An actor (alternatively actress for a female; see terminology) is a person who acts in a dramatic or comic production and works in film, television, theatre, or radio in that capacity. The ancient Greek word for an "actor," ὑποκριτής (hypokrites), means literally "one who interprets"; in this sense, an actor is one who interprets a dramatic character.
After 1660 in England, when women first appeared on stage, actor and actress were initially used interchangeably for female performers, but later, influenced by the French actrice, actress became the usual term. The etymology is a simple derivation from actor with ess added. The word actor refers to a person who acts regardless of gender, and this term "is increasingly preferred", although actress, referring specifically to a female person who acts, "remains in general use". Within the profession, however, the re-adoption of the neutral term dates to the 1950s–60s, the post-war period when women's contribution to cultural life in general was being re-evaluated. Actress remains the common term used in major acting awards given to female recipients.
The gender-neutral term "player" was common in film in the early days of the Motion Picture Production Code with regards to the cinema of the United States, but is now generally deemed archaic. However, it remains in use in the theatre, often incorporated into the name of a theatre group or company (such as the East West Players).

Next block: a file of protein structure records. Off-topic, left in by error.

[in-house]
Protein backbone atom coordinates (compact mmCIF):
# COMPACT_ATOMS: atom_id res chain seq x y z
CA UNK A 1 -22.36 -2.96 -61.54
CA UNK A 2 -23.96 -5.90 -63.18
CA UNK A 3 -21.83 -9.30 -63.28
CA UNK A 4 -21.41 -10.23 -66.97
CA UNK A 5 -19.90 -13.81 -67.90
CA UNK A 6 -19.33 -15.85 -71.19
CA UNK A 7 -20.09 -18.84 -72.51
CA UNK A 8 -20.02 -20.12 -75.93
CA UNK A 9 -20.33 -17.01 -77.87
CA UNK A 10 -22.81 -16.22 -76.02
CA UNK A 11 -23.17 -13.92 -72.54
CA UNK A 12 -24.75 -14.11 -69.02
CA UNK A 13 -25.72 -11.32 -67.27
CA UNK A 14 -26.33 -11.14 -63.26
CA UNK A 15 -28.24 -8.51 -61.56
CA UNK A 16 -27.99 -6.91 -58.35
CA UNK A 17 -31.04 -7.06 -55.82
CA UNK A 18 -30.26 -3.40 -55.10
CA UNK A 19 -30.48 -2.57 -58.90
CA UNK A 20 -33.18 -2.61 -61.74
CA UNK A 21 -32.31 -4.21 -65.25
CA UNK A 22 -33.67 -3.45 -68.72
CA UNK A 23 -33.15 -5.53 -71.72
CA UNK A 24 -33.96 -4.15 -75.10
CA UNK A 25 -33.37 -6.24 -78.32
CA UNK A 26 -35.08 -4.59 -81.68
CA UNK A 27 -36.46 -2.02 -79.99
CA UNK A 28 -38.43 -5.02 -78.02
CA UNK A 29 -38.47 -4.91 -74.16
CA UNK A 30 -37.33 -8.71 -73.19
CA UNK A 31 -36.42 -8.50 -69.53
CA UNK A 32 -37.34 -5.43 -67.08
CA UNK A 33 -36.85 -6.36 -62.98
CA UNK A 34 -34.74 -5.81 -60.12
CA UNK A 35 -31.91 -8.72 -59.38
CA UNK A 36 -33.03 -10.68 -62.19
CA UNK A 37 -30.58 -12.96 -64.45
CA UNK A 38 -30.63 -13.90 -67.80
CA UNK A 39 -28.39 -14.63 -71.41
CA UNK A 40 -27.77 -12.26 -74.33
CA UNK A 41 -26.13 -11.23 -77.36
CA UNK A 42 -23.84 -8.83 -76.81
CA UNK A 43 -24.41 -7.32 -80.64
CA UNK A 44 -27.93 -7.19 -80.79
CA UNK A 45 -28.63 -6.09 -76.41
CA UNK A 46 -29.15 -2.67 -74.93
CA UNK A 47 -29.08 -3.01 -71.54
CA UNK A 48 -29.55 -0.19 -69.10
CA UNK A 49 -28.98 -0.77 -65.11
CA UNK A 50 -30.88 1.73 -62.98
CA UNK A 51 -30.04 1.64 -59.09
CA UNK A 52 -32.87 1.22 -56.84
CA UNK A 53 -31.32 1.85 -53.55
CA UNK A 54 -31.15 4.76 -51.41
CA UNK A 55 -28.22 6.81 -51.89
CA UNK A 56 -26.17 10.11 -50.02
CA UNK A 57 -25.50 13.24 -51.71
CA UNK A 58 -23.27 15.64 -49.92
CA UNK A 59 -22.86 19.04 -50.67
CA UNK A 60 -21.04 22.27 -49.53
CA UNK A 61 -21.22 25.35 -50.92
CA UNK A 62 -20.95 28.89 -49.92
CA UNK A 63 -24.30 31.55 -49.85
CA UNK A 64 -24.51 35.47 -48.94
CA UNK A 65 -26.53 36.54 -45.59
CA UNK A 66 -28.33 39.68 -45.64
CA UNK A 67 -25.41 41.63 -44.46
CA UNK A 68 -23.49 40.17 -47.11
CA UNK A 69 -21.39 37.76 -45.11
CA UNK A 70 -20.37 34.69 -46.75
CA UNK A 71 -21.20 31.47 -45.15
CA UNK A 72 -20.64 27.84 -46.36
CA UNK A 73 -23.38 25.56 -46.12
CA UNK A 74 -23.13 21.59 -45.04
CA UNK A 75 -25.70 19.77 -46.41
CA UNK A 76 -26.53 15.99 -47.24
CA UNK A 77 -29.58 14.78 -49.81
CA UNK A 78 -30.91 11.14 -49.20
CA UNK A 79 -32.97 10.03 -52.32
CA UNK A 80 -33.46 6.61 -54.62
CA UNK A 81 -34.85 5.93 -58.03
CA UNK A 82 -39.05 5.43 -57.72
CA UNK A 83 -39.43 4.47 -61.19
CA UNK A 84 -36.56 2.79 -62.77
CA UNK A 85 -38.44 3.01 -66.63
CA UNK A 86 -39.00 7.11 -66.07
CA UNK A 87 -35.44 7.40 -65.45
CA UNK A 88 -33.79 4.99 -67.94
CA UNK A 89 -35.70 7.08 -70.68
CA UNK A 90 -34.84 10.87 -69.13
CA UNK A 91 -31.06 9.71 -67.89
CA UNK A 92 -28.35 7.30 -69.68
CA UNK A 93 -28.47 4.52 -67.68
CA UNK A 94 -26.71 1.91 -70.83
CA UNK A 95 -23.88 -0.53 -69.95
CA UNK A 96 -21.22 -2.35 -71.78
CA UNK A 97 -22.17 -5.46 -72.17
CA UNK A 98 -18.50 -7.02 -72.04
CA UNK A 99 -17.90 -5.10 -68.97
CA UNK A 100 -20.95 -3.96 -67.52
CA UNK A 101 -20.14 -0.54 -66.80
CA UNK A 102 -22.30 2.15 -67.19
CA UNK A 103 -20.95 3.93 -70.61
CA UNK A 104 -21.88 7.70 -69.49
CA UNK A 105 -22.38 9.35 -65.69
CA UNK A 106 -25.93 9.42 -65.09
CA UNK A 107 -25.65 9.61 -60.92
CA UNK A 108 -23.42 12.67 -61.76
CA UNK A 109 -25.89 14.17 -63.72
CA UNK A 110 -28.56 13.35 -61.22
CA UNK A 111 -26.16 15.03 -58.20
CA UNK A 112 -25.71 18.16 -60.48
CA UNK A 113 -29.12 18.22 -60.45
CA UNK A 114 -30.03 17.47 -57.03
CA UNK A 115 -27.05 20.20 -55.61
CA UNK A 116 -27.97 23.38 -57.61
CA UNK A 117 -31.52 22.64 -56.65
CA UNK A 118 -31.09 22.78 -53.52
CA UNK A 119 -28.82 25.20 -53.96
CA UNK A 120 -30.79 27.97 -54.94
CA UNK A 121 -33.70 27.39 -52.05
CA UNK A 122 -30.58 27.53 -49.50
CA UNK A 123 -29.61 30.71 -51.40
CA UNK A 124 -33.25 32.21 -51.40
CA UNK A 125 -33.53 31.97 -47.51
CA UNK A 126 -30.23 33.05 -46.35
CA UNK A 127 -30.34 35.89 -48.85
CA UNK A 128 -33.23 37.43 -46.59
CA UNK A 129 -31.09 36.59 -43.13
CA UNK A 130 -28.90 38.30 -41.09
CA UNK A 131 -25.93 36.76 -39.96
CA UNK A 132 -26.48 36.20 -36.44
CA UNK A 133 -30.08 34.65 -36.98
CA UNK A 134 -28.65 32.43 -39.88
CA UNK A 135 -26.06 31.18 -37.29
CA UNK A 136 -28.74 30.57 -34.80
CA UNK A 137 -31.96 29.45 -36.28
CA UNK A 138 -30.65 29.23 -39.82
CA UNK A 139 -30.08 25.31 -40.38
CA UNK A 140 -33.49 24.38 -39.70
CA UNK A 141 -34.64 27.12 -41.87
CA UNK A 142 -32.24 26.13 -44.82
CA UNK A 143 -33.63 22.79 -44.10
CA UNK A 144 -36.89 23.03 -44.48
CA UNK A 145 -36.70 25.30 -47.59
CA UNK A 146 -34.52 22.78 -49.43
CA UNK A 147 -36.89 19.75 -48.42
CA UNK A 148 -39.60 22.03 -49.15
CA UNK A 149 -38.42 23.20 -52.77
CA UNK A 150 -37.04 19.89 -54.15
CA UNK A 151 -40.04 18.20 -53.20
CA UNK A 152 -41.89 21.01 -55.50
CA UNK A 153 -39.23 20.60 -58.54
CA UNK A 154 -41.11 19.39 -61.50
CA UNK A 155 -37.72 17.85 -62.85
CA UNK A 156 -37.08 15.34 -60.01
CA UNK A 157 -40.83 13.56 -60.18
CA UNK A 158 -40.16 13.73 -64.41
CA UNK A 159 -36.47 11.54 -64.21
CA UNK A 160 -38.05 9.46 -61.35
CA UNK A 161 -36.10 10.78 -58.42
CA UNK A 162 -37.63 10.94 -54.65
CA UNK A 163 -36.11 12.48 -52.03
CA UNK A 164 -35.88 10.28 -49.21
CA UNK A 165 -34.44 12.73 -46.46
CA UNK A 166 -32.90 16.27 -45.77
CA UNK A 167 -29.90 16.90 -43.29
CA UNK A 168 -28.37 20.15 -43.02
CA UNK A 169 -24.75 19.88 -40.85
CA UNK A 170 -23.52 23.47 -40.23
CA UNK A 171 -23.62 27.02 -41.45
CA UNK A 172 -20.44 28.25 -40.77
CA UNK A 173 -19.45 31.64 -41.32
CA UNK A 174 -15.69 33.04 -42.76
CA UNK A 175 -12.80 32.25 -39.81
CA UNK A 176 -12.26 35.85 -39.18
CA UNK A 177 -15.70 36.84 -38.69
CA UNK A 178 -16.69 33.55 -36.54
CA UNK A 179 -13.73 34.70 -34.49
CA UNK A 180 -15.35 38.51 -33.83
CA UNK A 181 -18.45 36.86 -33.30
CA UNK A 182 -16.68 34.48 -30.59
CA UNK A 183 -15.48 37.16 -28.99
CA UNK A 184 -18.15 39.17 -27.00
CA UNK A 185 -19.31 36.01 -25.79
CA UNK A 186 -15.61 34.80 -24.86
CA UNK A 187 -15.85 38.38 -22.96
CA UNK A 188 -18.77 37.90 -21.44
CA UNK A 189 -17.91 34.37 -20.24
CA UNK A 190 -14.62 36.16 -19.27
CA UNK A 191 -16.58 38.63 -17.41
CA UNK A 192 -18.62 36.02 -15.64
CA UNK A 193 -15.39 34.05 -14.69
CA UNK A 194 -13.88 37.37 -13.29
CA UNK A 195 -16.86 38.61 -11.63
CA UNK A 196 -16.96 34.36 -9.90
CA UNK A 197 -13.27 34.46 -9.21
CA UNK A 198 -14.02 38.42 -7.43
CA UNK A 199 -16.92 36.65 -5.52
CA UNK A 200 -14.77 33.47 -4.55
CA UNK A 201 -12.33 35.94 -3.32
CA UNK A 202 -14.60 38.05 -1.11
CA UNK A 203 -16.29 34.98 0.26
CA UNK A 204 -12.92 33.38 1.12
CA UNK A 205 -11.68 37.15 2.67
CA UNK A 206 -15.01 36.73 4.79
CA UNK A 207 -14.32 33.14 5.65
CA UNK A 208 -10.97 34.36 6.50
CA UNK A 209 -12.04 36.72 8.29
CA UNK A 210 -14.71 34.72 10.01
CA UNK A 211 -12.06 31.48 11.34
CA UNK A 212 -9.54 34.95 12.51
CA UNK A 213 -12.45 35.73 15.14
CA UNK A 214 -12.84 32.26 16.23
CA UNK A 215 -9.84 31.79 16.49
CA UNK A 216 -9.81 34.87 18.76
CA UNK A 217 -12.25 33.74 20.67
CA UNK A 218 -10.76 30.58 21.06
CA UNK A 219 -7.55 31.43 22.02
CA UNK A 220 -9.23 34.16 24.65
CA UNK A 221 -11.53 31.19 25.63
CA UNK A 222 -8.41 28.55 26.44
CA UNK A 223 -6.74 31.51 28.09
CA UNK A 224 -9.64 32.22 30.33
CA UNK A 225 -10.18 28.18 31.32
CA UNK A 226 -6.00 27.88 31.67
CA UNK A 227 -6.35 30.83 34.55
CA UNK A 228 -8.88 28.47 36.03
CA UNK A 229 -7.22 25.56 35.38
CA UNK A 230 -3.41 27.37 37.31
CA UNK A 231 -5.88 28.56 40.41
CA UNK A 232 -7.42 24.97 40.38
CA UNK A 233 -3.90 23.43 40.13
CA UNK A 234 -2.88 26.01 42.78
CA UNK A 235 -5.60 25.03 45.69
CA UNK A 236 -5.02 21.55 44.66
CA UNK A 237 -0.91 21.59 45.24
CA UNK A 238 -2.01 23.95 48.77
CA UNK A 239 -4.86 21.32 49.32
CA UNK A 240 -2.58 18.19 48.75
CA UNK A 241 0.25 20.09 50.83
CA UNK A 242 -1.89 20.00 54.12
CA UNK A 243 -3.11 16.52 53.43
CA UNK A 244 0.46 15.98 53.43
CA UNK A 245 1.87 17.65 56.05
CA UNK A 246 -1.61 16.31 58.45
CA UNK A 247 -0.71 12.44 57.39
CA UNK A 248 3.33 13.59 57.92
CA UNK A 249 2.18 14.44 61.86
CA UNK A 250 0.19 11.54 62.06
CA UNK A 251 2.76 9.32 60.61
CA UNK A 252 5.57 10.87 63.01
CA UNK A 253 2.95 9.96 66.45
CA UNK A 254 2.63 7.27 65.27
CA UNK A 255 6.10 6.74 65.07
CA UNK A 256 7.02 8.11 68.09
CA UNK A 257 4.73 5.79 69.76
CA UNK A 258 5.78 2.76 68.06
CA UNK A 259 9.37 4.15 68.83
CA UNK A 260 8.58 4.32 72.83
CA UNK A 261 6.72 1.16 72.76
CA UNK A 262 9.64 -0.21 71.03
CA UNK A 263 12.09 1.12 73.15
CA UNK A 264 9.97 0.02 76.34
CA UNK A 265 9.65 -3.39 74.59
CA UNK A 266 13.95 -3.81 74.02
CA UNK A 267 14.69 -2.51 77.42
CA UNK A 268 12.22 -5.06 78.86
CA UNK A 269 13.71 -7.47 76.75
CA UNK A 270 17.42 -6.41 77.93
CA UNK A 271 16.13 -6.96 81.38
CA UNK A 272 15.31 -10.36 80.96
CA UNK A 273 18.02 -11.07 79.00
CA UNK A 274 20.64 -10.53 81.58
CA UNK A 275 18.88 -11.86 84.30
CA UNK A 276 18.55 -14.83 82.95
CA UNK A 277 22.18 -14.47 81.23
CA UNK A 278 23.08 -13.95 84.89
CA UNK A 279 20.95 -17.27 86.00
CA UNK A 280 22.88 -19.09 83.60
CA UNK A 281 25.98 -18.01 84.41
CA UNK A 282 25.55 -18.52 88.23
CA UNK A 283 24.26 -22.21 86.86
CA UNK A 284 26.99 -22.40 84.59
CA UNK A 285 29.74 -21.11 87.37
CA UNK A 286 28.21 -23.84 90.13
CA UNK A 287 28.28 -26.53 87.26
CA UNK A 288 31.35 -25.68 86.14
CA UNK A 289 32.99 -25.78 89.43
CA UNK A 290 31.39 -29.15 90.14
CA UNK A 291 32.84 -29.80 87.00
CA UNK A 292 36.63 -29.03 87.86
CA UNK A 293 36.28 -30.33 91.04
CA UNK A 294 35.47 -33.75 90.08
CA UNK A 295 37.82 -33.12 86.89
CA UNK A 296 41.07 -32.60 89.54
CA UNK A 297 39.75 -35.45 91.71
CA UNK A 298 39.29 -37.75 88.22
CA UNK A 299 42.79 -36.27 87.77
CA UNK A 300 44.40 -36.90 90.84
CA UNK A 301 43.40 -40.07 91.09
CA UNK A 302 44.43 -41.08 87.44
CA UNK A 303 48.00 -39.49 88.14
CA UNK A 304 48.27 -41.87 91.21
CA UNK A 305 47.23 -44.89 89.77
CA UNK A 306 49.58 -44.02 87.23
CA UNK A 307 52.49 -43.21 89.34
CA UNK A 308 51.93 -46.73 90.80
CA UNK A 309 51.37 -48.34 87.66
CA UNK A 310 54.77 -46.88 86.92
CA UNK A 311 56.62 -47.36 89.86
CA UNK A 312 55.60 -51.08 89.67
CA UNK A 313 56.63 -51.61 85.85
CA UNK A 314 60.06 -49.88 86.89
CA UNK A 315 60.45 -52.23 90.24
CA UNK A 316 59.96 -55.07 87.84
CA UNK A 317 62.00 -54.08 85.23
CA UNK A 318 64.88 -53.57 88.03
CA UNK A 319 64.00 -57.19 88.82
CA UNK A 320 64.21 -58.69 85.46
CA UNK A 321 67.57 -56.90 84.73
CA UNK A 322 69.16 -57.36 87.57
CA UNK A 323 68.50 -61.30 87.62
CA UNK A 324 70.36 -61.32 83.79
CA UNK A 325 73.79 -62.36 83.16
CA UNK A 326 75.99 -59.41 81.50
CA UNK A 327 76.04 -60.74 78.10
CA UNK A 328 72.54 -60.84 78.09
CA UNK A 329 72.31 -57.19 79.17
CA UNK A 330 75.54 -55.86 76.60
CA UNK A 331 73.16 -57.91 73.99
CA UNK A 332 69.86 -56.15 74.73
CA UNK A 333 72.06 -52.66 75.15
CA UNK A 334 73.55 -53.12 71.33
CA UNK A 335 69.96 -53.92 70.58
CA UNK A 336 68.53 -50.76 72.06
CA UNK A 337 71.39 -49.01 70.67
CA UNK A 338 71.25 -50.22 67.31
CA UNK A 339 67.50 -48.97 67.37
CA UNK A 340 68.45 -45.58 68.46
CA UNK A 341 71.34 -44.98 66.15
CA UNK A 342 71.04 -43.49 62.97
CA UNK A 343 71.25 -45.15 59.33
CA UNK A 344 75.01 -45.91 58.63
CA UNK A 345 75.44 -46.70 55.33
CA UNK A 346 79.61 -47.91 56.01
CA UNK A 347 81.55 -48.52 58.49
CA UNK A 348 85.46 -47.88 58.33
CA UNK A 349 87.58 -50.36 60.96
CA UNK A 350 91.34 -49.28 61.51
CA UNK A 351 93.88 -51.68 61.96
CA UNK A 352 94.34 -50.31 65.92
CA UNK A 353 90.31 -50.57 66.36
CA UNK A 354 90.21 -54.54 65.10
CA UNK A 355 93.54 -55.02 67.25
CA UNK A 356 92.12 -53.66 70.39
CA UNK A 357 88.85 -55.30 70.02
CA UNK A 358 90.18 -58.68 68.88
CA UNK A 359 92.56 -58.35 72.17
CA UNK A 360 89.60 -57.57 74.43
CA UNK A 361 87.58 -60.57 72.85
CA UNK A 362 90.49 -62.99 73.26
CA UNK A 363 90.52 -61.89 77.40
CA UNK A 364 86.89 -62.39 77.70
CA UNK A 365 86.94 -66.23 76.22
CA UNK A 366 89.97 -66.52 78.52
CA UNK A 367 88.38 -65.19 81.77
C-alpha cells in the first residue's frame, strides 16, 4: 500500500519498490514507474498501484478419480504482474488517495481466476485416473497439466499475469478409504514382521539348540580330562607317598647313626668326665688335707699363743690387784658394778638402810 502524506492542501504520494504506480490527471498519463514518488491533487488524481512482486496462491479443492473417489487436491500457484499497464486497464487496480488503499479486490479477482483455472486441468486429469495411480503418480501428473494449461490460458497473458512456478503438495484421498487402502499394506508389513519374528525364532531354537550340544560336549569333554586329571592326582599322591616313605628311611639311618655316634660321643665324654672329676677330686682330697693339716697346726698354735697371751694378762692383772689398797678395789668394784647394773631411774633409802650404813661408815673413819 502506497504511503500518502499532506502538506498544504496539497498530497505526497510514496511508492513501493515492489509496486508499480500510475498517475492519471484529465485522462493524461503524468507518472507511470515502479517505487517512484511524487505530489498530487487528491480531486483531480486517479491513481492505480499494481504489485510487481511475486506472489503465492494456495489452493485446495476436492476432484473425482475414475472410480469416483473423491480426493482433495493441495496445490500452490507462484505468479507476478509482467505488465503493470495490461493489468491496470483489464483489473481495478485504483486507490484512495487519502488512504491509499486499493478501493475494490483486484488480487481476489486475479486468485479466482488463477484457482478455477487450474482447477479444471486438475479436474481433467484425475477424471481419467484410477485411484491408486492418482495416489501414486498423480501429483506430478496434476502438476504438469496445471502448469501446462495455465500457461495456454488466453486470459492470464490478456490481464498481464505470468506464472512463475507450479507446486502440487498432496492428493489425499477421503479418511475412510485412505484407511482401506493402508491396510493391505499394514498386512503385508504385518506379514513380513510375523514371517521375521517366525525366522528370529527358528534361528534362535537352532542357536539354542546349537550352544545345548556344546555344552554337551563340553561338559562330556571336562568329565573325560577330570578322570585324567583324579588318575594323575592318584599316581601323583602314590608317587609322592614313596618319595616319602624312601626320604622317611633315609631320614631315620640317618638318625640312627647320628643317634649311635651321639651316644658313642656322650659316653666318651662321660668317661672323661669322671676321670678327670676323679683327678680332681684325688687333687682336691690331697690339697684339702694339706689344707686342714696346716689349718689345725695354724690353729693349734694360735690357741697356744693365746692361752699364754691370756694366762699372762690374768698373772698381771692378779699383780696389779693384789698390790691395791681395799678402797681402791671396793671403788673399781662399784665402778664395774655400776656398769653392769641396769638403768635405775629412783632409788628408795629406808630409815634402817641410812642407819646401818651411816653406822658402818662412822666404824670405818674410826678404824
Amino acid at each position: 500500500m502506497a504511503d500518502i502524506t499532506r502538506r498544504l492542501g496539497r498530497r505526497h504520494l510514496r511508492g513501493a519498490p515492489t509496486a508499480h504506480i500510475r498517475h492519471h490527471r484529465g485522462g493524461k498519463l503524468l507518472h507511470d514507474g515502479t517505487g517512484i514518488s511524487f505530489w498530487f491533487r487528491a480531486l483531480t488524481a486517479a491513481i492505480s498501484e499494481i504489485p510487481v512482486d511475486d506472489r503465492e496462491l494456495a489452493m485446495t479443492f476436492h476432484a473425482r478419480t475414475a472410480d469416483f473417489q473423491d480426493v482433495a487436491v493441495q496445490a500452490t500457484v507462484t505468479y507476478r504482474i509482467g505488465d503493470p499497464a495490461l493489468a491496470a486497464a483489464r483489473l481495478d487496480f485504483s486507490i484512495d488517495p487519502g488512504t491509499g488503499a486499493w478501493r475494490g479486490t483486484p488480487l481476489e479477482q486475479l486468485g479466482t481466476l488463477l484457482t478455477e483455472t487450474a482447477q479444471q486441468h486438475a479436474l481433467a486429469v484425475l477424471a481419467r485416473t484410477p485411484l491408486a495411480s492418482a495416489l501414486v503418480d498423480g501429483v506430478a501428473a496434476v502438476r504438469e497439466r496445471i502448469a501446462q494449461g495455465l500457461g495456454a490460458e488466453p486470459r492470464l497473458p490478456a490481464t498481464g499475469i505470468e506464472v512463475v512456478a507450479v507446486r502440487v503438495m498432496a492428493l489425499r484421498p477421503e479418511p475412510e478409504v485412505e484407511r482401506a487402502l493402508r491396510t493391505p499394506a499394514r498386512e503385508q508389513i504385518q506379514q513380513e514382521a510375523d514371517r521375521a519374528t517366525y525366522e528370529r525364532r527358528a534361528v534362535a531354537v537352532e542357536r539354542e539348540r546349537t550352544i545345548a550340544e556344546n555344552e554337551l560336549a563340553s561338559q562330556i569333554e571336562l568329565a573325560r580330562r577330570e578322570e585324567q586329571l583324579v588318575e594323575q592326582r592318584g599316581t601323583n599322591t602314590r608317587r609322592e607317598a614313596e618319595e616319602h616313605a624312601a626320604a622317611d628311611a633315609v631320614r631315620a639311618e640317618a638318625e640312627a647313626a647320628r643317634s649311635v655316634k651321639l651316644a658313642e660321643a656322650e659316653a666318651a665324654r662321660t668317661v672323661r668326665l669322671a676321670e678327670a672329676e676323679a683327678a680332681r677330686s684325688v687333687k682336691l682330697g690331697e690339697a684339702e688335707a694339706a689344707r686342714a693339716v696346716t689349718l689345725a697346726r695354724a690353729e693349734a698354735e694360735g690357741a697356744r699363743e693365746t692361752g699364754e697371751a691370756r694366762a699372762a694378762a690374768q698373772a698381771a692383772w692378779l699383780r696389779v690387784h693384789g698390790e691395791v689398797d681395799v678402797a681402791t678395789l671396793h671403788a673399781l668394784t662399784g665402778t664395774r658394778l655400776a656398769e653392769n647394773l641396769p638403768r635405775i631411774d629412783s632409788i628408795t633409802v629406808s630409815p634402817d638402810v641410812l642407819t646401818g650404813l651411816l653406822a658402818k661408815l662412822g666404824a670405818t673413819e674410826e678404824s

The first recorded case of an actor performing took place in 534 BC (though the changes in calendar over the years make it hard to determine exactly) when the Greek performer Thespis stepped on to the stage at the Theatre Dionysus and became the first known person to speak words as a character in a play or story. Prior to Thespis' act, stories were only known to be told in song and dance and in third person narrative. In honour of Thespis, actors are commonly called Thespians. Theatrical legend to this day maintains that Thespis exists as a mischievous spirit, and disasters in the theatre are sometimes blamed on his ghostly intervention.
Actors were traditionally not people of high status, and in the Early Middle Ages travelling acting troupes were often viewed with distrust. In many parts of Europe, actors could not even receive a Christian burial, and traditional beliefs of the region and time period held that this left any actor forever condemned. However, this negative perception was largely reversed in the 19th and 20th centuries as acting has become an honoured and popular profession and art.